Bugs, Workarounds, And Gotchas in VS 2008: Keeping Your Extension Methods Under Control

Extension methods have the capacity for misuse, but a few simple guidelines will let you leverage their power:

  1. Extension methods should handle null/Nothing for the first (extension) parameter in an appropriate way. It should only throw an exception if you want it to behave exactly like an instance method.
  2. When working with a tree, put the method on the class closest to the leaf. For example, instead of "GetStringAttribute" on XElement, create GetString that works directly with the XAttribute and returns an empty string or null if the attribute is null.
  3. Categorize extension methods as either organizational or project. Separate organizational and project extension methods into different assemblies. This will make it easier to reference correct extension methods for a given project. Be small grained on these assemblies.
  4. Keep extension methods in the same namespaces whether they are project or organizational. Either one namespace or namespaces that track the category of extension methods such as StringExtensions. This makes it easier to move extension methods from projects into organizational assemblies.
  5. Keep project extension methods with the same name in sync. The same name should not be used differently in different projects.
  6. Extension methods should have good names. Standard guidelines are Pascal cased, no underscores, each word starting with a capital, no abbreviations. Because they are methods, they should include a verb.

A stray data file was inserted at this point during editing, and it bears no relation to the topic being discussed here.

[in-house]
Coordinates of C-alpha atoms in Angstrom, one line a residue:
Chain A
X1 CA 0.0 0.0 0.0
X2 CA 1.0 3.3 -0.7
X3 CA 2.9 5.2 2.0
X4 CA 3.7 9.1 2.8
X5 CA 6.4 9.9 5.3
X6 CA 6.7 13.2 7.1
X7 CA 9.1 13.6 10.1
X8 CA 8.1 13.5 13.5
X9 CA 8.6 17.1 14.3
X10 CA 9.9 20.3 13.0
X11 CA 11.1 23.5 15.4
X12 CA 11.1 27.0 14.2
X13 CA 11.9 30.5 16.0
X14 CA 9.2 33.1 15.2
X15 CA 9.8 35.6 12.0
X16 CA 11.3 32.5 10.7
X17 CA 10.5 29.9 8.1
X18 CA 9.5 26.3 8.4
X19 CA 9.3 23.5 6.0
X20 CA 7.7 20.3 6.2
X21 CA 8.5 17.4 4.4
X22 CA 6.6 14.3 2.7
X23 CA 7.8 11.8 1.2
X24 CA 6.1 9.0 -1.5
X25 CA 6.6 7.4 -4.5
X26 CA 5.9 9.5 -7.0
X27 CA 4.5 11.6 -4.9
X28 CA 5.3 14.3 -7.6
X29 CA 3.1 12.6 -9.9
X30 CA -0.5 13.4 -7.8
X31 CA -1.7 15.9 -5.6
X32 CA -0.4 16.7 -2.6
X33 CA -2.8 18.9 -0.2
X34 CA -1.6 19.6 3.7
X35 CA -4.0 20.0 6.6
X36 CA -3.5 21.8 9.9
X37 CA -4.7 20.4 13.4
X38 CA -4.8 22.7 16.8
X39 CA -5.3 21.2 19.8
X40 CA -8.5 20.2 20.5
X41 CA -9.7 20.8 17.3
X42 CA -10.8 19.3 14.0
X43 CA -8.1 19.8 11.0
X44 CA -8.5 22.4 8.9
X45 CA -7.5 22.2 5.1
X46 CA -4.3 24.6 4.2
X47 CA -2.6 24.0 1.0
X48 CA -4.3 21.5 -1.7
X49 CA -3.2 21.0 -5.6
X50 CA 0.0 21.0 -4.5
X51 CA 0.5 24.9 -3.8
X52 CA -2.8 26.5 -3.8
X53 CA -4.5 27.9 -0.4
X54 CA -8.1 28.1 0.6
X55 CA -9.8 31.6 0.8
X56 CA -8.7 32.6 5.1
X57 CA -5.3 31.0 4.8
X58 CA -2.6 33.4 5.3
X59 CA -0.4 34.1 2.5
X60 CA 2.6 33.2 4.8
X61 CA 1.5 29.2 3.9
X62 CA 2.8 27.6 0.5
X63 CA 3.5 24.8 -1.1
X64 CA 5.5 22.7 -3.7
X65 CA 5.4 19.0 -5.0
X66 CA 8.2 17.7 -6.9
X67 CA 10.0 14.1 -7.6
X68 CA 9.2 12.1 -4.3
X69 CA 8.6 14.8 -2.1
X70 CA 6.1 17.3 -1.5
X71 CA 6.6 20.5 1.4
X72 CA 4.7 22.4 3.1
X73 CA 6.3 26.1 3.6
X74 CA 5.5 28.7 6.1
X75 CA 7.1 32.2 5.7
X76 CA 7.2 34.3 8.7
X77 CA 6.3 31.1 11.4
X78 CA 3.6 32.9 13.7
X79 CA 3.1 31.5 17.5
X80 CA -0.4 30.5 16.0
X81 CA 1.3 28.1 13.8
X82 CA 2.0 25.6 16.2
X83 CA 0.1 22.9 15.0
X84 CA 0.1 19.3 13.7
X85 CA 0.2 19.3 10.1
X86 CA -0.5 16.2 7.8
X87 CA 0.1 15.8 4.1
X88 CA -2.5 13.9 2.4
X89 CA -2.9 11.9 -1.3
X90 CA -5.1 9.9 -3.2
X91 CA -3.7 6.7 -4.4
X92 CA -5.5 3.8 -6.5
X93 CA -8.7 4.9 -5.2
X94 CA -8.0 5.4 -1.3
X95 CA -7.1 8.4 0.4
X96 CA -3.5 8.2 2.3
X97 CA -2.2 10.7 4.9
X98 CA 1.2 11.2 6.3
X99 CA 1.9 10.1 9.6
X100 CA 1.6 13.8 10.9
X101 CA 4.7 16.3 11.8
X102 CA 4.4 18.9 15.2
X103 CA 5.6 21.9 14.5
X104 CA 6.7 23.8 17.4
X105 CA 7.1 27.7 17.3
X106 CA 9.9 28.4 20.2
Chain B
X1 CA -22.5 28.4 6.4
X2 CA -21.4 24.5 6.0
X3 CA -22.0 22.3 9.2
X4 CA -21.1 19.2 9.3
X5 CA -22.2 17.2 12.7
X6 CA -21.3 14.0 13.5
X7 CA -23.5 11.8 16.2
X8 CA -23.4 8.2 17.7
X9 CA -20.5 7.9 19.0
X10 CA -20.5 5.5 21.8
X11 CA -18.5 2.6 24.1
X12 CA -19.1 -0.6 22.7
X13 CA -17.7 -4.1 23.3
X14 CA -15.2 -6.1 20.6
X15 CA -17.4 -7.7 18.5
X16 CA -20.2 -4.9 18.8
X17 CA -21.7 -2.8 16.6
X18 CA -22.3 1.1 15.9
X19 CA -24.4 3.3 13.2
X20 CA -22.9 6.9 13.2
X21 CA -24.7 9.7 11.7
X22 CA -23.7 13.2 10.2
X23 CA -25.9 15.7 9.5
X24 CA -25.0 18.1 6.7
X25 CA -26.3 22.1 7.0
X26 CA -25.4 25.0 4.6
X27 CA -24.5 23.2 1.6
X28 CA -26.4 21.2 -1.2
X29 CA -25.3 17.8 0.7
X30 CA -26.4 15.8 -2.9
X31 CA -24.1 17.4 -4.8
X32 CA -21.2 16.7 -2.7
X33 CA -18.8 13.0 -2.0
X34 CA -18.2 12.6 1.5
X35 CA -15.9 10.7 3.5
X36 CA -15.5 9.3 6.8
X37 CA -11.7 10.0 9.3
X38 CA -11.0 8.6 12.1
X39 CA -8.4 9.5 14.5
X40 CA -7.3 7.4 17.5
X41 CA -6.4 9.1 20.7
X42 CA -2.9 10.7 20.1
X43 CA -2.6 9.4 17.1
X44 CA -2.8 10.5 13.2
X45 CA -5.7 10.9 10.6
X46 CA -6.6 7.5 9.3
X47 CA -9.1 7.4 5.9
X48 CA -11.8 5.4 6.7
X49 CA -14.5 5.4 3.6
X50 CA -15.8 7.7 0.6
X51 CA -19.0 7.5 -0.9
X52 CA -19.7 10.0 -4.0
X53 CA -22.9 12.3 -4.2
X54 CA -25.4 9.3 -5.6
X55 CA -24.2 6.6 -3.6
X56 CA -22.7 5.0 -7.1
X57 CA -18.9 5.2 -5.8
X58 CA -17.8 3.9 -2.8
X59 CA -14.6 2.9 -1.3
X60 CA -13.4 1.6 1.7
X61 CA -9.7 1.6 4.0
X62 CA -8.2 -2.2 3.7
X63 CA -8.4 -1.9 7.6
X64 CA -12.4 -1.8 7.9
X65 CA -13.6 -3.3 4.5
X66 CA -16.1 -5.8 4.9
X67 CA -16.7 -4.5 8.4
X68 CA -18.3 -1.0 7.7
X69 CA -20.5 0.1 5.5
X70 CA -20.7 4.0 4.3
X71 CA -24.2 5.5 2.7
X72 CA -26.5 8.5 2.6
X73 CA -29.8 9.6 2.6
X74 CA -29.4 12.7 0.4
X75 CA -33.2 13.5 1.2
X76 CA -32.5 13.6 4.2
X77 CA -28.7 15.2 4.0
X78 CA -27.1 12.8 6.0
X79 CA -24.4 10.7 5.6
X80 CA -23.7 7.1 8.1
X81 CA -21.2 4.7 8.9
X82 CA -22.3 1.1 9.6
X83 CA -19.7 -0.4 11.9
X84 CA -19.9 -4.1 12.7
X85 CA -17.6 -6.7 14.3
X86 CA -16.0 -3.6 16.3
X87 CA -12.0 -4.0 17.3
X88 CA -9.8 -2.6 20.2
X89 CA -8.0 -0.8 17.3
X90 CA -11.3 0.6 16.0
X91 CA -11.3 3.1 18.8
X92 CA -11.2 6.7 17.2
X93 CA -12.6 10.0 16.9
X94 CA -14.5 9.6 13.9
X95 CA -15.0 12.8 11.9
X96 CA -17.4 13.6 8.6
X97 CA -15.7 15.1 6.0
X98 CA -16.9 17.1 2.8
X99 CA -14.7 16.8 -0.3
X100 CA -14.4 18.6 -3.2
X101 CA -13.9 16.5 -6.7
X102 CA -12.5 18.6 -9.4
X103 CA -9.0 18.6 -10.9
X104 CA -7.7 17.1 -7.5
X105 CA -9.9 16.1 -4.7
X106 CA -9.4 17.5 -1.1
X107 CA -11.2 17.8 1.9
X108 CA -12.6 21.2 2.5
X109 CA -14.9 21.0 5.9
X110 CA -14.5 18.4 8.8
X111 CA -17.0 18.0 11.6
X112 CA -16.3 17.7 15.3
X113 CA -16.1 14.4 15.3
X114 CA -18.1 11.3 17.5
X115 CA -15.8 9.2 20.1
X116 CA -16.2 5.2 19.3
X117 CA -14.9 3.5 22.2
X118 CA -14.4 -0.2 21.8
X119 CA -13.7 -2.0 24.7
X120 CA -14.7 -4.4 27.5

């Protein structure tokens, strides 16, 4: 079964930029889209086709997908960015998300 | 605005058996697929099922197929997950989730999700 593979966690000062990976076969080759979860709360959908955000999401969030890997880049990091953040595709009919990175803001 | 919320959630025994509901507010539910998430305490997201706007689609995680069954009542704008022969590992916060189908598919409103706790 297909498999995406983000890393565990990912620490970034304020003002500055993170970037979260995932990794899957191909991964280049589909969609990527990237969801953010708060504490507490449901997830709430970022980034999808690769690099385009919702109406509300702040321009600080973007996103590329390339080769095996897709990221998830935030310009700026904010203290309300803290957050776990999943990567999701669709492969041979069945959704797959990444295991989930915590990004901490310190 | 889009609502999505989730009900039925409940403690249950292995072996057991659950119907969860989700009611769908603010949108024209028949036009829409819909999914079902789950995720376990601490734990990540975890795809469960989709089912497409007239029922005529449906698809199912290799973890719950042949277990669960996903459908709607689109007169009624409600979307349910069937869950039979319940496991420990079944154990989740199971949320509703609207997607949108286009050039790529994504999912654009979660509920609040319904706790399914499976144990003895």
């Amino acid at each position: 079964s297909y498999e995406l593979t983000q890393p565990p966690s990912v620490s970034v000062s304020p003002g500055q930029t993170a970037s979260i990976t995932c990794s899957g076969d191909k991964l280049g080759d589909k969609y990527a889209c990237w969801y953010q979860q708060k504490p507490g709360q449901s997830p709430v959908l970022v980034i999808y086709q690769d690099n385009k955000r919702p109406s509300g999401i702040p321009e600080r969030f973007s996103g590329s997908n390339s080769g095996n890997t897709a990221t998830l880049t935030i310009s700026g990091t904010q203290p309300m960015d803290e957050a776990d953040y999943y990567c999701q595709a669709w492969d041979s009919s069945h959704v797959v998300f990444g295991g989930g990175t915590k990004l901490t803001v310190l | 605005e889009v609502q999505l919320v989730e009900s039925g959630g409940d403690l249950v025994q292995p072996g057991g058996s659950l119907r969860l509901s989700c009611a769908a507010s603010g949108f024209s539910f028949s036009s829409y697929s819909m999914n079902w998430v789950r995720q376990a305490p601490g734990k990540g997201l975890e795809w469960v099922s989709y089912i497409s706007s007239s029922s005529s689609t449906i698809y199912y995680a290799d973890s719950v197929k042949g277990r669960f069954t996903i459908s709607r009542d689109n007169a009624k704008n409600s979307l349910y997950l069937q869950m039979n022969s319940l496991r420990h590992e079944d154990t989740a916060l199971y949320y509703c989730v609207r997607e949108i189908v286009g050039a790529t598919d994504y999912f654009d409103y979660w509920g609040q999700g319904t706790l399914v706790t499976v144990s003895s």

7. Provide overloads if some parameters can be set to a default. Set a single order of parameters and pick the most logical overloads. Don't provide too many overloads.
  8. When providing a variation of existing framework functionality, use an overload of the same name or starting with the same characters. If you're creating parallel functionality (such as providing List behavior to System.Collections.ObjectModel.Collection) use the same signatures.
  9. Expect some work when you move to future .NET versions. This will occur if your signatures conflict. If you've worked logically and followed these guidelines, changes should be minimal.
comments powered by Disqus
Most   Popular
Upcoming Events

.NET Insight

Sign up for our newsletter.

Terms and Privacy Policy consent

I agree to this site's Privacy Policy.